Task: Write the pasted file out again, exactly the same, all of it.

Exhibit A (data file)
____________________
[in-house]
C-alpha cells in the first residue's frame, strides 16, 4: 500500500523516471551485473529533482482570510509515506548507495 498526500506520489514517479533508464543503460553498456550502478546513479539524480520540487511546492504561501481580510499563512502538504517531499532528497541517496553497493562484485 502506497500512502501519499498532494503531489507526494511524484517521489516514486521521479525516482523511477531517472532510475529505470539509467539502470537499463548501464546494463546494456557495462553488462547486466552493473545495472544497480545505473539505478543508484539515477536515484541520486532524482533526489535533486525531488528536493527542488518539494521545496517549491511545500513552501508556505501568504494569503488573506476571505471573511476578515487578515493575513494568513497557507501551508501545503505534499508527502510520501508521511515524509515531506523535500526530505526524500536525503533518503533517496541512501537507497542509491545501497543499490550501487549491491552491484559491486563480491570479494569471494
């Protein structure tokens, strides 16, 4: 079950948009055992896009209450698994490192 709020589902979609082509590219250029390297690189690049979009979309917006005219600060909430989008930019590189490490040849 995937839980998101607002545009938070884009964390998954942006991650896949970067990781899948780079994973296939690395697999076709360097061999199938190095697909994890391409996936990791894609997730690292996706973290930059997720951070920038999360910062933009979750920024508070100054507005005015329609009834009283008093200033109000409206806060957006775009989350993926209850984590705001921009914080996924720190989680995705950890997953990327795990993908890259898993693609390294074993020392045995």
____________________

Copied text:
[in-house]
C-alpha cells in the first residue's frame, strides 16, 4: 500500500523516471551485473529533482482570510509515506548507495 498526500506520489514517479533508464543503460553498456550502478546513479539524480520540487511546492504561501481580510499563512502538504517531499532528497541517496553497493562484485 502506497500512502501519499498532494503531489507526494511524484517521489516514486521521479525516482523511477531517472532510475529505470539509467539502470537499463548501464546494463546494456557495462553488462547486466552493473545495472544497480545505473539505478543508484539515477536515484541520486532524482533526489535533486525531488528536493527542488518539494521545496517549491511545500513552501508556505501568504494569503488573506476571505471573511476578515487578515493575513494568513497557507501551508501545503505534499508527502510520501508521511515524509515531506523535500526530505526524500536525503533518503533517496541512501537507497542509491545501497543499490550501487549491491552491484559491486563480491570479494569471494
């Protein structure tokens, strides 16, 4: 079950948009055992896009209450698994490192 709020589902979609082509590219250029390297690189690049979009979309917006005219600060909430989008930019590189490490040849 995937839980998101607002545009938070884009964390998954942006991650896949970067990781899948780079994973296939690395697999076709360097061999199938190095697909994890391409996936990791894609997730690292996706973290930059997720951070920038999360910062933009979750920024508070100054507005005015329609009834009283008093200033109000409206806060957006775009989350993926209850984590705001921009914080996924720190989680995705950890997953990327795990993908890259898993693609390294074993020392045995």